Behold, the majesty that is the Blue Rhinoceros! We photographed this example in its natural habitat of Birmingham, Michigan, but the mighty Blue is also known to congregate in Greenwich, Connecticut, and Newport Beach, California, or wherever there are sufficiently snooty feeding options.
At 5438 pounds, our Estoril Blue Land Rover Range Rover Sport SVR weighs about as much as a full-grown White Rhinoceros, with which it shares its unlikely agility and propensity to charge. This powerful beast, says its maker, can lap the Nürburgring Nordschleife in an impressive, and slightly comical, 8 minutes and 14 seconds, quite quick by the standard of pachyderms with horns.
We have come to grips with the idea that car buyers are attracted to a breed of two-and-a-half-ton performance brutes. With the Porsche Cayenne Turbos and M-, AMG-, and SRT-branded bulls roaming the automotive savannah, it was only a matter of time before Land Rover birthed its own version.
To do so, Land Rover has turned up the boost on its familiar supercharged 5.0-liter V-8. At 550 horsepower and 502 pound-feet of torque, the SVR’s engine pumps out 40 more horsepower and 41 more pound-feet of torque than the version in the standard Range Rover Sport Supercharged. And it’s only 26 pounds heavier than the last Sport Supercharged we tested. So, each of the SVR’s horses has three-quarters of a pound less rhino to move than the non-SVR. That helped the SVR hit 60 mph in 4.3 seconds and the quarter-mile in 12.8 seconds, knocking 0.3 second off each of the standard Supercharged model’s times. The last BMW X5 M we tested posted a 3.8-second run. Maybe a few tenths doesn’t matter much. But it is worth noting that a Dodge Viper we tested in 2005 got to 60 mph in 3.8 seconds. These are strange and wondrous times. Complete review on www.caranddriver.com, by Marc Urbano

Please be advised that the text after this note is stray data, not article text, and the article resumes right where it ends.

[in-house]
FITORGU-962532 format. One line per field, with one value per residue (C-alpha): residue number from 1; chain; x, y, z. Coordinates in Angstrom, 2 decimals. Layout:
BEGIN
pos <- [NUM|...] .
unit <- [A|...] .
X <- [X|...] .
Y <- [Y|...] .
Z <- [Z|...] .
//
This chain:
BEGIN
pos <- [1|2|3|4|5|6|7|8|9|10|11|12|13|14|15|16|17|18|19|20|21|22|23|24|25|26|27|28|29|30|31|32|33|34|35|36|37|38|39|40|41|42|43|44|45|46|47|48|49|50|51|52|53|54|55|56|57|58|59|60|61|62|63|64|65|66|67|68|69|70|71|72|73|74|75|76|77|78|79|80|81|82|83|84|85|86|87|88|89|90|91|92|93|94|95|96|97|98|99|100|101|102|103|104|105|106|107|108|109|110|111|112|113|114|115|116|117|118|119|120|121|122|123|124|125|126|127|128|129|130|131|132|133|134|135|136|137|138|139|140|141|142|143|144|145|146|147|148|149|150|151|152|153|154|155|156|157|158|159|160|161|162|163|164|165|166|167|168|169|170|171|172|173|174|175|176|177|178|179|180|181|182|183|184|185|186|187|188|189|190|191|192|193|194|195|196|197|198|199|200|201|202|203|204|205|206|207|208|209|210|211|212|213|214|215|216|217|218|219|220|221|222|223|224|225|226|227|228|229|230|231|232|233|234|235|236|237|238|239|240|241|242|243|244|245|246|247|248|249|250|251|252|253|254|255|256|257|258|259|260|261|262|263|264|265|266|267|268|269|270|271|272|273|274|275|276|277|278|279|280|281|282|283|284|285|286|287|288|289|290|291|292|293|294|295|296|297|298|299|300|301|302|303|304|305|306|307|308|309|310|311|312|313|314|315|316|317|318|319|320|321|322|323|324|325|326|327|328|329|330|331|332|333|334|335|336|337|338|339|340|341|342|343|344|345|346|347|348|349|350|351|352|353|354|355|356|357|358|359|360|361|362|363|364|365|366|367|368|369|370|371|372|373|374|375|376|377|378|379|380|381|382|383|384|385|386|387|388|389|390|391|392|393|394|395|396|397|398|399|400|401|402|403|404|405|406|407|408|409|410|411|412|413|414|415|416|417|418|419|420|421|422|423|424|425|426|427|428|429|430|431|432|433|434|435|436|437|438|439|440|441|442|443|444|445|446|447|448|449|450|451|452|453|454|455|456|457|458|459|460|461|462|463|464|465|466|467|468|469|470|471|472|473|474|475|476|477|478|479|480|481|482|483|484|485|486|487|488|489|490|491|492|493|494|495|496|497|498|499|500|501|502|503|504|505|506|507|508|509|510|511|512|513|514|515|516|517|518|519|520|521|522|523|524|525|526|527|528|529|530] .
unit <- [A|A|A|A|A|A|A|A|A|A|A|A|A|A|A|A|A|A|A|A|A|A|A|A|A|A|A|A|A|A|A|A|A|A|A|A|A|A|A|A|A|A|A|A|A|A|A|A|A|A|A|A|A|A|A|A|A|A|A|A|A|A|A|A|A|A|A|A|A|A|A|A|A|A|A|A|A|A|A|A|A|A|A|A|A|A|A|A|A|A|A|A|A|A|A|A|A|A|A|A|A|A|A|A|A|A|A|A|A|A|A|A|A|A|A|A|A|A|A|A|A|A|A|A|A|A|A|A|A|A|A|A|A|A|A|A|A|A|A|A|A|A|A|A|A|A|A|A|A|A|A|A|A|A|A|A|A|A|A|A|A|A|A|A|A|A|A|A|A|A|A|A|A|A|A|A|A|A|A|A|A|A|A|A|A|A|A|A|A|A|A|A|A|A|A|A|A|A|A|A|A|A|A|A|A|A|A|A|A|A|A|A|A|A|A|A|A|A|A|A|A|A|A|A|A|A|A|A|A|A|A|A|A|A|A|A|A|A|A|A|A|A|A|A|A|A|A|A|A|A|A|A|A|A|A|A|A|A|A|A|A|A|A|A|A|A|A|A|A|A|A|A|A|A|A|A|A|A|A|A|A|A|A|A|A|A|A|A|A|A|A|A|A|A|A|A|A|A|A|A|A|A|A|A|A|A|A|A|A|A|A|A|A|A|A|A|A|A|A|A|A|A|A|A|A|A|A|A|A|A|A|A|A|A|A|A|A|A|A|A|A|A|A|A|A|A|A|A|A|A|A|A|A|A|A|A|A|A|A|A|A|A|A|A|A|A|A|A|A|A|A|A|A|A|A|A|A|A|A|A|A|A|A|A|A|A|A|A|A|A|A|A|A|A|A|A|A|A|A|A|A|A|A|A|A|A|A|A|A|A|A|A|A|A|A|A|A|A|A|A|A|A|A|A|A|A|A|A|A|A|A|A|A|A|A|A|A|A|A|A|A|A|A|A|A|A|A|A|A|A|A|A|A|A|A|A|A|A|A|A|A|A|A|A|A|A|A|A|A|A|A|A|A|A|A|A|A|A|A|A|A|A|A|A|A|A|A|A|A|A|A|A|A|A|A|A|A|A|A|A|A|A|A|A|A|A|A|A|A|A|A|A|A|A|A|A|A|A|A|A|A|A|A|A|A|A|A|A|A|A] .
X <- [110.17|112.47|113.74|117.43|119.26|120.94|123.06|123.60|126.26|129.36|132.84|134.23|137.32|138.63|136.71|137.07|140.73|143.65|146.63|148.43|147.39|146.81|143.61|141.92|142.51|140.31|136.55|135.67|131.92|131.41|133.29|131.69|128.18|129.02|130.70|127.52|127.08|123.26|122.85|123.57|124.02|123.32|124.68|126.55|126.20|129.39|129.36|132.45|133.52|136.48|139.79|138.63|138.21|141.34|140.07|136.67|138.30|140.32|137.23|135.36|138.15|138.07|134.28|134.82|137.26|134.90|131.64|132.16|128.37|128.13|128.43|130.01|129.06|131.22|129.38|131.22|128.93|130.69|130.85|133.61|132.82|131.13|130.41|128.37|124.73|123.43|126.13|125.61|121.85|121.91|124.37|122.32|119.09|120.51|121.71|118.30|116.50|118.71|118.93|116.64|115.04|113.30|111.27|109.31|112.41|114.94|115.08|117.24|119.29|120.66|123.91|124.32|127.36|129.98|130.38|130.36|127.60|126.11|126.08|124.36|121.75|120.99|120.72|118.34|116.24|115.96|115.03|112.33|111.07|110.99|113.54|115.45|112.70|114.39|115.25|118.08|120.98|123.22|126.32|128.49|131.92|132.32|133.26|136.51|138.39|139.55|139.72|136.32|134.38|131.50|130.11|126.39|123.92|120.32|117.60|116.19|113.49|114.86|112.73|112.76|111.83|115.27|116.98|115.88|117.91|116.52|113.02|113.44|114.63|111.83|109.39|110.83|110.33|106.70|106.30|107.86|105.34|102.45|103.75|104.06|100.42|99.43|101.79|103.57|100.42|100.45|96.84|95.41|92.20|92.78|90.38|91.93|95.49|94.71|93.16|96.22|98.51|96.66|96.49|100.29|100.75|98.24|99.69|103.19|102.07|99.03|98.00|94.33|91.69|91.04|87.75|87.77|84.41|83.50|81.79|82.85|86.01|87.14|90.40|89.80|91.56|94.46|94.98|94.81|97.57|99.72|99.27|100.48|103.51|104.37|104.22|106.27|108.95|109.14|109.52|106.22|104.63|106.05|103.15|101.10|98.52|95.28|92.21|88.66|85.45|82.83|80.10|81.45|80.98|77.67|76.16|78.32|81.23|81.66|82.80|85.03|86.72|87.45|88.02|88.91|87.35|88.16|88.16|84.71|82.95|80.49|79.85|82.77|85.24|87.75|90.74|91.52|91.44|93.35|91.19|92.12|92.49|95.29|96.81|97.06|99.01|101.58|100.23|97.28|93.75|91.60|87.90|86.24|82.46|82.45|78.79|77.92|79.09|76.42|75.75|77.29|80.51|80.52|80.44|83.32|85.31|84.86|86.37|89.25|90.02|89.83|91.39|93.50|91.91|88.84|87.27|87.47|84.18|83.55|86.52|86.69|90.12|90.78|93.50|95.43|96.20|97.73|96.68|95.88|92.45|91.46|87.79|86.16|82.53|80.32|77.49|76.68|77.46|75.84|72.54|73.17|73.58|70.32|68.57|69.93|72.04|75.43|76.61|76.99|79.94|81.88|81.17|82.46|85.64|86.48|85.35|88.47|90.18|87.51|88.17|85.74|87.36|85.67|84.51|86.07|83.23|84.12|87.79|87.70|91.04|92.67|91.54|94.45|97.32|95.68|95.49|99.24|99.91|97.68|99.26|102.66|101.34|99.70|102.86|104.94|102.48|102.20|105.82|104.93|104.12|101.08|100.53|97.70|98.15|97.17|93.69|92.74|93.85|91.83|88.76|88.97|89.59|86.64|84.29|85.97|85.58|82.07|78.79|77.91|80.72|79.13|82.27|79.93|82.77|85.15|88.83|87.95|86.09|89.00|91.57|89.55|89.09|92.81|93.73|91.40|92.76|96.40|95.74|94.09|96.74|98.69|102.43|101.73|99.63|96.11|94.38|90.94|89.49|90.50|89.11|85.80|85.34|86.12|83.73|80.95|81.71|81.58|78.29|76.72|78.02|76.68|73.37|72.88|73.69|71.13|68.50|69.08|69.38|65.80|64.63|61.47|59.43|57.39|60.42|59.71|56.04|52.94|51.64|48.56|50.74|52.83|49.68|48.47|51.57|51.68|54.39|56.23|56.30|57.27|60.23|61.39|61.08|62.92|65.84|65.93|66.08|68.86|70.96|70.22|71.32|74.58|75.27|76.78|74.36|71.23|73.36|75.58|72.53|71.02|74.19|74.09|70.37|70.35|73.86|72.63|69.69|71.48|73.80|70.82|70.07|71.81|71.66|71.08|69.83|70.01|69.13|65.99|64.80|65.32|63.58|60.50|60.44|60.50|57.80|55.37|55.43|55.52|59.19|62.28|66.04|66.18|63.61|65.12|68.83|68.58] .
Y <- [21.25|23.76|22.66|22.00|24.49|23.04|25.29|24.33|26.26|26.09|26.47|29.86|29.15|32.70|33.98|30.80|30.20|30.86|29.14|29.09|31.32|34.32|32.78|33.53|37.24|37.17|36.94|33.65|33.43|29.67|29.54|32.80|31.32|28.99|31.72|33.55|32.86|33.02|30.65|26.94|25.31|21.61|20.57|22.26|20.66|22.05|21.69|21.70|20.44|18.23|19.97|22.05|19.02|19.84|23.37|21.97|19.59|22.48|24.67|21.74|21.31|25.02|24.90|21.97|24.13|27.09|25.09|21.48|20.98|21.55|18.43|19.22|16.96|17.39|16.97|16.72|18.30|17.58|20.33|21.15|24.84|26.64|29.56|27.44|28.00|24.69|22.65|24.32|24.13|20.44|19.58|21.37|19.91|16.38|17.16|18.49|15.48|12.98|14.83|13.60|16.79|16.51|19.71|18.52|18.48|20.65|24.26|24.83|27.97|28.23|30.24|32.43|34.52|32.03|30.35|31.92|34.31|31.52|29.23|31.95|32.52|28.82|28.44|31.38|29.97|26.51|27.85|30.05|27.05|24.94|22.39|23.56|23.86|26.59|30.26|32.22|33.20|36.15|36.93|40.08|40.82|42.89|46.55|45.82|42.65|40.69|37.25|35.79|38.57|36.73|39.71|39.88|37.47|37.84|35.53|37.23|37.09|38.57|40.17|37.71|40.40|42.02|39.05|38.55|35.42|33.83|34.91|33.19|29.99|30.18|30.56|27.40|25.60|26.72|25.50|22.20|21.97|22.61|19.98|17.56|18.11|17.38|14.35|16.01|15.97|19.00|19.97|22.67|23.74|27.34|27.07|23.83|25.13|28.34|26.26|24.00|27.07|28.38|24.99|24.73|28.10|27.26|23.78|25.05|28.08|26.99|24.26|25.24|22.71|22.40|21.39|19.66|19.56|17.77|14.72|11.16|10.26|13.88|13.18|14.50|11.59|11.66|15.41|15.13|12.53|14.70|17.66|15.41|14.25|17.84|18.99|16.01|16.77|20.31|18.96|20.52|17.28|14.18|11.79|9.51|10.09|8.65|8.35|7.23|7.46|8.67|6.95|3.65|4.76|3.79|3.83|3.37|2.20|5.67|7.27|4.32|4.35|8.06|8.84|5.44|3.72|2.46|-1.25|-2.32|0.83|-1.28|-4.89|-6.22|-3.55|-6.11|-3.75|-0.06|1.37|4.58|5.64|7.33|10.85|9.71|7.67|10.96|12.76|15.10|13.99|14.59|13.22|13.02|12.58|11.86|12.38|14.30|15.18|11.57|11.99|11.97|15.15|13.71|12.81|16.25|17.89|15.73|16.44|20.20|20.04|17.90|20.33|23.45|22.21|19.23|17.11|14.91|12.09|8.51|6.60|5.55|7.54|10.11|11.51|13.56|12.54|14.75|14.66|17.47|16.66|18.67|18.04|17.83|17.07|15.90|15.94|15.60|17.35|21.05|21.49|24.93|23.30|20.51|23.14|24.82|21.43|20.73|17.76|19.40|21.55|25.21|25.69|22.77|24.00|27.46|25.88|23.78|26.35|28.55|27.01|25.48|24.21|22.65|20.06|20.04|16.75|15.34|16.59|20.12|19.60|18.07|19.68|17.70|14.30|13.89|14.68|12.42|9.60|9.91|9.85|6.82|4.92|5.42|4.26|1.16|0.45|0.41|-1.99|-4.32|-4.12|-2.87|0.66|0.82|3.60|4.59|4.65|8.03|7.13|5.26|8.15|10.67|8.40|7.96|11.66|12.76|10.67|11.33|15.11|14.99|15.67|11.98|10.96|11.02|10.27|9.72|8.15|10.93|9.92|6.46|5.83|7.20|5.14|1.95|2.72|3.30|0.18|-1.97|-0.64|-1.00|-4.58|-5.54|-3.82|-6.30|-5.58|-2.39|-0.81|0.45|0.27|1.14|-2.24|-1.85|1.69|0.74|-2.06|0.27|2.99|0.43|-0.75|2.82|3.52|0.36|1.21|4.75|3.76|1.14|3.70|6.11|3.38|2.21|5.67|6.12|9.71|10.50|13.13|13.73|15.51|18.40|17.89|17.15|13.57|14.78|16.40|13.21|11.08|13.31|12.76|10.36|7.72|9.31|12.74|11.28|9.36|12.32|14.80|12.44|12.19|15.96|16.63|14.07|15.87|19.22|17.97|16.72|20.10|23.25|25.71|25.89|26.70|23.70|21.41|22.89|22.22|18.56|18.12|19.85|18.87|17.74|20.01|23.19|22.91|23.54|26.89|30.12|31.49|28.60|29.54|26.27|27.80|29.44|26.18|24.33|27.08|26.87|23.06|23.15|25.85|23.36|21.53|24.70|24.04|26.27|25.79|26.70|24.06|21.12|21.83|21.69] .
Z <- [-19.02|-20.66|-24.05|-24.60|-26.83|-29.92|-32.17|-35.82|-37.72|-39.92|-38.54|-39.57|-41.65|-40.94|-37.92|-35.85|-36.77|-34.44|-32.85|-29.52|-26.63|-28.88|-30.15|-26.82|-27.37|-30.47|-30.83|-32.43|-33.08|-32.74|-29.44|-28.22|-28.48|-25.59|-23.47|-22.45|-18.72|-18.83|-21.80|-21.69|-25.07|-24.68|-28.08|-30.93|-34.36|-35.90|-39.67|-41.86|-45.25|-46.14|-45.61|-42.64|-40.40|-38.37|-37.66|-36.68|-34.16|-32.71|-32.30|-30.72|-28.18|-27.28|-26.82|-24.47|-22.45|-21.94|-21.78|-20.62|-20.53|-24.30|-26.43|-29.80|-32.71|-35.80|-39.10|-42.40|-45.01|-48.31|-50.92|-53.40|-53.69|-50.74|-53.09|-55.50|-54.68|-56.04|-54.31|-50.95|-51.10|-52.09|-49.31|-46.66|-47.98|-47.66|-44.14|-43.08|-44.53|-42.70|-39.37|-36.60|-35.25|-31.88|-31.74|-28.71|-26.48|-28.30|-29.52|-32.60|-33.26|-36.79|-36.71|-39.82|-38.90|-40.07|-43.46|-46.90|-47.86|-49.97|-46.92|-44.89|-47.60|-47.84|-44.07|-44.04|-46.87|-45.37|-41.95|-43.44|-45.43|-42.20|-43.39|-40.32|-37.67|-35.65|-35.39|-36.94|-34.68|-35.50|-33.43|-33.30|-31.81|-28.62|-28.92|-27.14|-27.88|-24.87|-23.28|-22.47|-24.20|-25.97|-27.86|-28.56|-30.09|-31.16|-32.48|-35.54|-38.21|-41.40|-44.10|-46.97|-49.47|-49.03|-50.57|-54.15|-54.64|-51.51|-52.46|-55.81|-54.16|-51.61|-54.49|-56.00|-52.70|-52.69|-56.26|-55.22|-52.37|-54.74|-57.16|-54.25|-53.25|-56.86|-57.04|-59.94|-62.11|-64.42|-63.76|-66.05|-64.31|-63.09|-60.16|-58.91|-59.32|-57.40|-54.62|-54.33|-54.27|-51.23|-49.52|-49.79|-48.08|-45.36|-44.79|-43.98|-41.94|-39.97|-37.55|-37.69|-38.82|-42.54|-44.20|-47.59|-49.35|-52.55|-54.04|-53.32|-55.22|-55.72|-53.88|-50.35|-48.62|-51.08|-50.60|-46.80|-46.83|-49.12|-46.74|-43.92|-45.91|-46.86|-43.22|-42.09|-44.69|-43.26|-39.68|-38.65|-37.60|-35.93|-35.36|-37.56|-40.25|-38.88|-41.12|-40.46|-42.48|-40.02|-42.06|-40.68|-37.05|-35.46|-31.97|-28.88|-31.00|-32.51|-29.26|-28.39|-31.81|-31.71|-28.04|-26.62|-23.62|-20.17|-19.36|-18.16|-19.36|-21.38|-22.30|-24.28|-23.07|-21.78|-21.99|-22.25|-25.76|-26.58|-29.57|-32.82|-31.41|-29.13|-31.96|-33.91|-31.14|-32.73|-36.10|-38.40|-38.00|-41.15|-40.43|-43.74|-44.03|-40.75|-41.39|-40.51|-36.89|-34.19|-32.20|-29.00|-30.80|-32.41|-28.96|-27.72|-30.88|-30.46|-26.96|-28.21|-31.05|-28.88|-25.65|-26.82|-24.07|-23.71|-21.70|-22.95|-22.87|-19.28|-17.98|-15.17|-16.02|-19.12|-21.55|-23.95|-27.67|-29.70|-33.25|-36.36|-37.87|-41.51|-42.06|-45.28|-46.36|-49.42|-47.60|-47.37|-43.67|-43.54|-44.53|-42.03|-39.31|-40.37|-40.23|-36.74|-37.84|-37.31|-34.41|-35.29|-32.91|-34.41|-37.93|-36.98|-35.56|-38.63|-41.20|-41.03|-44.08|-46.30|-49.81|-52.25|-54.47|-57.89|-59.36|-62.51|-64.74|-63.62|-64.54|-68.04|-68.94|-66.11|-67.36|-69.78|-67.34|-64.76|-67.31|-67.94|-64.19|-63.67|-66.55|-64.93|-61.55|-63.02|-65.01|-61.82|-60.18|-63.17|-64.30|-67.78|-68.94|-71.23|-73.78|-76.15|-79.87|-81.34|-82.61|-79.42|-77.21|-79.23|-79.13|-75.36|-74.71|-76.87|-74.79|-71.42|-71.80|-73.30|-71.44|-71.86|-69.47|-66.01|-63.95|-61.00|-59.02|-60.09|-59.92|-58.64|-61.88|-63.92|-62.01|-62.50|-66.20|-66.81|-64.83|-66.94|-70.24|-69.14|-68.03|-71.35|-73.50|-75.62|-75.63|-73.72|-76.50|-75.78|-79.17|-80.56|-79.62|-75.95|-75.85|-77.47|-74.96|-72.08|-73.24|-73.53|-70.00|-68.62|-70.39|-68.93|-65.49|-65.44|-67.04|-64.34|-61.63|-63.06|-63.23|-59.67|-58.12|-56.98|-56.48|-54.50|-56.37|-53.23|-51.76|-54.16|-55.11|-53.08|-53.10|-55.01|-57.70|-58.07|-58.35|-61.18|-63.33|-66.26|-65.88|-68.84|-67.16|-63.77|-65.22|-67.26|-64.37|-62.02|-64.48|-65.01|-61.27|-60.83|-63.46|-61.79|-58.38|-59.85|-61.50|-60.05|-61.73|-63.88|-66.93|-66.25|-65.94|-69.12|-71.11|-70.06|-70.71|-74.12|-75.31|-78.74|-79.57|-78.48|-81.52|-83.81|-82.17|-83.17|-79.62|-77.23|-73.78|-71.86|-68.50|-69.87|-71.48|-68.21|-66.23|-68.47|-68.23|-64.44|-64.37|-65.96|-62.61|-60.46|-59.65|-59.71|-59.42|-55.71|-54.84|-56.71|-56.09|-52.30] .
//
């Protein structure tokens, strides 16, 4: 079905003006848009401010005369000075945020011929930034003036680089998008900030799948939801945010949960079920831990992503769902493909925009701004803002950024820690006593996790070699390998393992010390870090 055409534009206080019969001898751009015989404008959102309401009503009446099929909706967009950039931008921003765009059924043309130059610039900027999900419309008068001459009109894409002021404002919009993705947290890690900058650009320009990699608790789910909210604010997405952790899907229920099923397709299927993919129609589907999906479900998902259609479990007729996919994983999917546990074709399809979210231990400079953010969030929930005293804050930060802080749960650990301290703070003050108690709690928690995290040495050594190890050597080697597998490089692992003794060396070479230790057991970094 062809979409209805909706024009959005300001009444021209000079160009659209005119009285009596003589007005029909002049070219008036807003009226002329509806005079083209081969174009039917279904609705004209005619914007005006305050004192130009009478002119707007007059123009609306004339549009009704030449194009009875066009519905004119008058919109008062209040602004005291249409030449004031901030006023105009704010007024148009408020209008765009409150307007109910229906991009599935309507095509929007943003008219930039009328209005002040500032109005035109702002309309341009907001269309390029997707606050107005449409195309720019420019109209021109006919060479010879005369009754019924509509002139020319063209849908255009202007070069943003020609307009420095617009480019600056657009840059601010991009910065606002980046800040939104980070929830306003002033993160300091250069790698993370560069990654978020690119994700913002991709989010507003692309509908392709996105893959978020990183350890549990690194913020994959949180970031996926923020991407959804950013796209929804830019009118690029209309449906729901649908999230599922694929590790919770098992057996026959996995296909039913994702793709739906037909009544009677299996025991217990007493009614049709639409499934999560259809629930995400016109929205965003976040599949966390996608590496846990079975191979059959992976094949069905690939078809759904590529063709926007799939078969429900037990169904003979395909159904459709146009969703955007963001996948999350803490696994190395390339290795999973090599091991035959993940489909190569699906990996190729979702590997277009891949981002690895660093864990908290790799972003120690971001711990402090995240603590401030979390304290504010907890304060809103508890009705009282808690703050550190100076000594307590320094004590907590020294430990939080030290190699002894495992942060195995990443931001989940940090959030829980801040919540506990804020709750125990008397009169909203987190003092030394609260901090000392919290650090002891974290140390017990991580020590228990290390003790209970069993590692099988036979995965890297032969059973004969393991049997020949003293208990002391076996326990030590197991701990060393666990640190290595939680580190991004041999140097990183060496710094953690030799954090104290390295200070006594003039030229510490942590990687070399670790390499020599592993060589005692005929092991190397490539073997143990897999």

This review is about range rover sport.